A TRAFFIC engineer has been driven to desperation by a motorway diversion which she says has caused physical damage to her home and kept her awake at night.

The diversion, first set up in August 2017, sent late night convoys of articulated lorries from junction 27 of the M4 along B4591 Cefn Road in Rogerstone, which has a 30mph speed limit and a maximum weight limit of 7.5 tonnes.

Despite the diversion ending in November last year, signs directing traffic down the road stayed up until late April, according to mum-of-one Lyndsey Gauntlett.

But, as yet, neither the Welsh Government nor Newport City Council are willing to accept responsibility.

Ms Gauntlett, 52, says it has become a popular ‘rat-run’ since the works started on the nearby M4 motorway.

Describing the last eight months, Ms Gauntlett said: “There is a massive increase in traffic at night until about 3am. It’s impossible to sleep.

“The front of my house, and a lot of houses on the street, is actually below the road level, and you can feel the vibrations right through.

“A huge crack has appeared in my wall , and I’m having to have my vents blocked up to stop the pollution coming through.

“Our lives here are unbearable. I just want to sell up walk away from this house. I just want to pack all my things and go because I just can’t take it anymore.”

Ms Gauntlett, who works as a traffic engineer, made two Freedom of Information requests to Newport City Council asking for the traffic order needed to change the 7.5 tonne road limit.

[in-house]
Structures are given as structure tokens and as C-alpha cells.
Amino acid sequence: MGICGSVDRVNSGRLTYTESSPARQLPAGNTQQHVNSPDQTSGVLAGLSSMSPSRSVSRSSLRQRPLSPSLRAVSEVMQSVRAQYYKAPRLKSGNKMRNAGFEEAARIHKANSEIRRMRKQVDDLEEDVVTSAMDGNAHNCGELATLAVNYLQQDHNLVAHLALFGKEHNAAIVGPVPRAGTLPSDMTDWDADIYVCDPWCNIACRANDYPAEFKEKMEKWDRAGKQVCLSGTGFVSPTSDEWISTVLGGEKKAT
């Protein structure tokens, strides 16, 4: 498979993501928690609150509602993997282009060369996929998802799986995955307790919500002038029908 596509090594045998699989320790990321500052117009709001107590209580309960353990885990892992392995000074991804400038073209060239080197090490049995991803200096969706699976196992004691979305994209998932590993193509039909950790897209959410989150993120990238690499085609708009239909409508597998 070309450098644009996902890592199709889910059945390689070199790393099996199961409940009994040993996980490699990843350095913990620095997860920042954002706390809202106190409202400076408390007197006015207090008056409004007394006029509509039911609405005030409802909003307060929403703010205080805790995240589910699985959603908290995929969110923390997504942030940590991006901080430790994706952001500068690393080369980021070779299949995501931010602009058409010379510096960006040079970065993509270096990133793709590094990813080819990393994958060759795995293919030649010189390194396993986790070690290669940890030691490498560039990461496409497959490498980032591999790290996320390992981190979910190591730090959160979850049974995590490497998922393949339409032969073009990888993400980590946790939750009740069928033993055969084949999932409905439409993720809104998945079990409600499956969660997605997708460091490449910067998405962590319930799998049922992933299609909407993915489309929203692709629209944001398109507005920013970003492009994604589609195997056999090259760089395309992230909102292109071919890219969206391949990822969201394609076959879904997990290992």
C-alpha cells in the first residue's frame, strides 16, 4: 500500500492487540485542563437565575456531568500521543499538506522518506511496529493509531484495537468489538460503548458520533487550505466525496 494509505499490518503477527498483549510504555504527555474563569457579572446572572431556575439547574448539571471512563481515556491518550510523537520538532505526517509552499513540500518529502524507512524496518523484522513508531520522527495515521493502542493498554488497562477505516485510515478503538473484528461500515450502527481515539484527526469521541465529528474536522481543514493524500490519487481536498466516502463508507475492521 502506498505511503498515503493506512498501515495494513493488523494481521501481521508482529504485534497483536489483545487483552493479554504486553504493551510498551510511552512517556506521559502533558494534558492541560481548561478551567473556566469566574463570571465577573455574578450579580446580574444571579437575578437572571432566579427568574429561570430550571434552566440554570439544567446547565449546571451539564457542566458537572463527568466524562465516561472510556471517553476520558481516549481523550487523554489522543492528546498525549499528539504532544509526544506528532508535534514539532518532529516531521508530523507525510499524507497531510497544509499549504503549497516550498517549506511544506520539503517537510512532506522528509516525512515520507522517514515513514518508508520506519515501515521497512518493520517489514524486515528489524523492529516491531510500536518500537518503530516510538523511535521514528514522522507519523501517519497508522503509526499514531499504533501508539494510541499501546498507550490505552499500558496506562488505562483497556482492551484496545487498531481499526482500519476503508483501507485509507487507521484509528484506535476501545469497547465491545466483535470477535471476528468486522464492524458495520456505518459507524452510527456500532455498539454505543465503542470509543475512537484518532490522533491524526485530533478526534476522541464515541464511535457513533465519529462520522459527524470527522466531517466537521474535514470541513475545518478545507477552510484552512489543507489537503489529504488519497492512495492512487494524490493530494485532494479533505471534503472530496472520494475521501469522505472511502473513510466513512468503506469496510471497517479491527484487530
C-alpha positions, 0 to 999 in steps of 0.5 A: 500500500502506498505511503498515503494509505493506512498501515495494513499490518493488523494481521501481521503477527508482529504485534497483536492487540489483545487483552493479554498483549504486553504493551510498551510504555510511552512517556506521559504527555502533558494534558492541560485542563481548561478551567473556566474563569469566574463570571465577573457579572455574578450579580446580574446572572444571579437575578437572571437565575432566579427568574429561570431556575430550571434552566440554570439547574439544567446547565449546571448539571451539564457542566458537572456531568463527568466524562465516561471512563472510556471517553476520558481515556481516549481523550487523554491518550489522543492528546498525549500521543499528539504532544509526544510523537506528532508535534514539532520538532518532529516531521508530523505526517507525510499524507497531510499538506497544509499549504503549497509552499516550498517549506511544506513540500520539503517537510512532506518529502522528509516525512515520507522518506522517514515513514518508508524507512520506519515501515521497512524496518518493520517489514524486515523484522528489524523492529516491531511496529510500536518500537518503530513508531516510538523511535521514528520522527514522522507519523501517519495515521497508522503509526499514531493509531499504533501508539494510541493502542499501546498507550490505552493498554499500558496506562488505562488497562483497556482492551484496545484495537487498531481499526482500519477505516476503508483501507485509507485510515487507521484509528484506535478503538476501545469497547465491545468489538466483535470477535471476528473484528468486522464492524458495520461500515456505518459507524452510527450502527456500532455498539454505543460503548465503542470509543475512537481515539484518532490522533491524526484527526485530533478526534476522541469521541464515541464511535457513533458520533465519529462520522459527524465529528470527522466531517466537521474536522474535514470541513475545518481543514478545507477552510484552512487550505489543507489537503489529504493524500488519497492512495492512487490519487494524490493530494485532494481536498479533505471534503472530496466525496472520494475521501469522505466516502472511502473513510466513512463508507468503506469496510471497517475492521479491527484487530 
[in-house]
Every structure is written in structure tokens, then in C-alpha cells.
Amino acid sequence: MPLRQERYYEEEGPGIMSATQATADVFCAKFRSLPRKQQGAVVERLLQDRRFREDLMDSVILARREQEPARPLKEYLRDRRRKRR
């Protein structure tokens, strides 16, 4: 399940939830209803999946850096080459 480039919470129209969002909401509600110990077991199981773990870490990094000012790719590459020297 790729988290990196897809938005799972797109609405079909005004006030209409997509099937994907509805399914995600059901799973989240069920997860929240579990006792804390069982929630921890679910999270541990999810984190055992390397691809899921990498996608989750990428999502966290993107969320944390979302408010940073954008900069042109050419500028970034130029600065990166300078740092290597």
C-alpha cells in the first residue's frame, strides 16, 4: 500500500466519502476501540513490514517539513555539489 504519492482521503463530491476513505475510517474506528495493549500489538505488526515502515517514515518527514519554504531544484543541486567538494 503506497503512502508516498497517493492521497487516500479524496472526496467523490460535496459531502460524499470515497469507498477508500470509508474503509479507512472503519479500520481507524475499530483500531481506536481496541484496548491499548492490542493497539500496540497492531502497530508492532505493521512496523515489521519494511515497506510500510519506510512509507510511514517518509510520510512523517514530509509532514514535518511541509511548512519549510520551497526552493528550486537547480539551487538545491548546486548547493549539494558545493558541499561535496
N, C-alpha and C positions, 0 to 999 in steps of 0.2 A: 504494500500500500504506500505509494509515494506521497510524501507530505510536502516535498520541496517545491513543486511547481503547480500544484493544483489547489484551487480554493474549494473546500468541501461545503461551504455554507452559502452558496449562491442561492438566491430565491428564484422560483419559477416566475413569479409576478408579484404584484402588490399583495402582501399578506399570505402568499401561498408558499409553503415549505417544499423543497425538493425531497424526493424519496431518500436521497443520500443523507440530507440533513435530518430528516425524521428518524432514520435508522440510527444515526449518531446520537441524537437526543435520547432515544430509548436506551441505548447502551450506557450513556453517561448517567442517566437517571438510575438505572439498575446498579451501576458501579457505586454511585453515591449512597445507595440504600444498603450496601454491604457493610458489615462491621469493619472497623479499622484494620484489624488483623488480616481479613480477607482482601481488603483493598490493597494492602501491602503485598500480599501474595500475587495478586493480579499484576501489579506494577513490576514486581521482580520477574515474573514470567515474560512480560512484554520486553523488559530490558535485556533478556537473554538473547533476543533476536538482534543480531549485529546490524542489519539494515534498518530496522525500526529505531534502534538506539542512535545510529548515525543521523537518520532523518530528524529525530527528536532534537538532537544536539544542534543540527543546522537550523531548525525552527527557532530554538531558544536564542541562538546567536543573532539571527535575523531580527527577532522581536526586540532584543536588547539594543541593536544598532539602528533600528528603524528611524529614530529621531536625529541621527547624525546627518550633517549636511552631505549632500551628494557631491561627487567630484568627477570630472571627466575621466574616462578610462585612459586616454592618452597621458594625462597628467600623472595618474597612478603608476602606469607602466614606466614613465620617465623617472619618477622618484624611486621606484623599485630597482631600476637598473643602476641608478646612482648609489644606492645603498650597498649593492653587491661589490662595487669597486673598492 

But a response from Newport council confirmed the limit has never been changed.

Next, Ms Gauntlett contacted both the Welsh Government, who are carrying out the works with engineering firm Costain, and Newport City Council, who are working in partnership with the government on the project. But neither body accepted responsibility for the diversion.

Newport City Council commented: “The road improvement schemes are being carried out by Welsh Government who are entirely responsible for the design, construction and safety audit requirements.

“Therefore, any complaints relating to road layouts and construction should be raised with the government not Newport City Council and all enquiries received have been advised accordingly.”

The Welsh Government have now said they plan to sit down with Newport council, Costain, and Ms Gauntlett.

A spokesman for the Welsh Government added: “We have every sympathy for Ms Gauntlet, who believes her house has been damaged by the frequent passing of HGVs, and we want to work with all involved to resolve the matter.”

But in the meantime, the problem looks set to continue with extensive roadworks being carried out on and around the M4 junction 28 Tredegar Park roundabout, the A467 Bassaleg roundabout and the Southern Distributor Road (SDR) Pont Ebbw roundabout.

One resident, who didn’t want to be named, said: “It’s just gone on for so long. I get maybe one nights sleep out of three.

“If I could move, I would. It’s just so bad at the moment, and it’s been getting worse since the end of last year.”

Peter and Kathleen Richards have lived on Cefn Road for 58 years. They explained the traffic had always been bad because of the narrowness of the road.

Ms Richards said: “I’m disabled so I can’t even use my front door safely. My husband has to park his car on the road and stop traffic, so I can get into it.

“We hear the traffic when we have the windows open, so I would say it’s fine in the winter. But when it gets hot and we have windows open at night it does wake us up.”

Mr Richards added: “You do get a lot of heavy traffic up here where it definitely shouldn’t be because of the weight limit. But that has always been the case, so I wouldn’t say that it just about the junction 28 works.”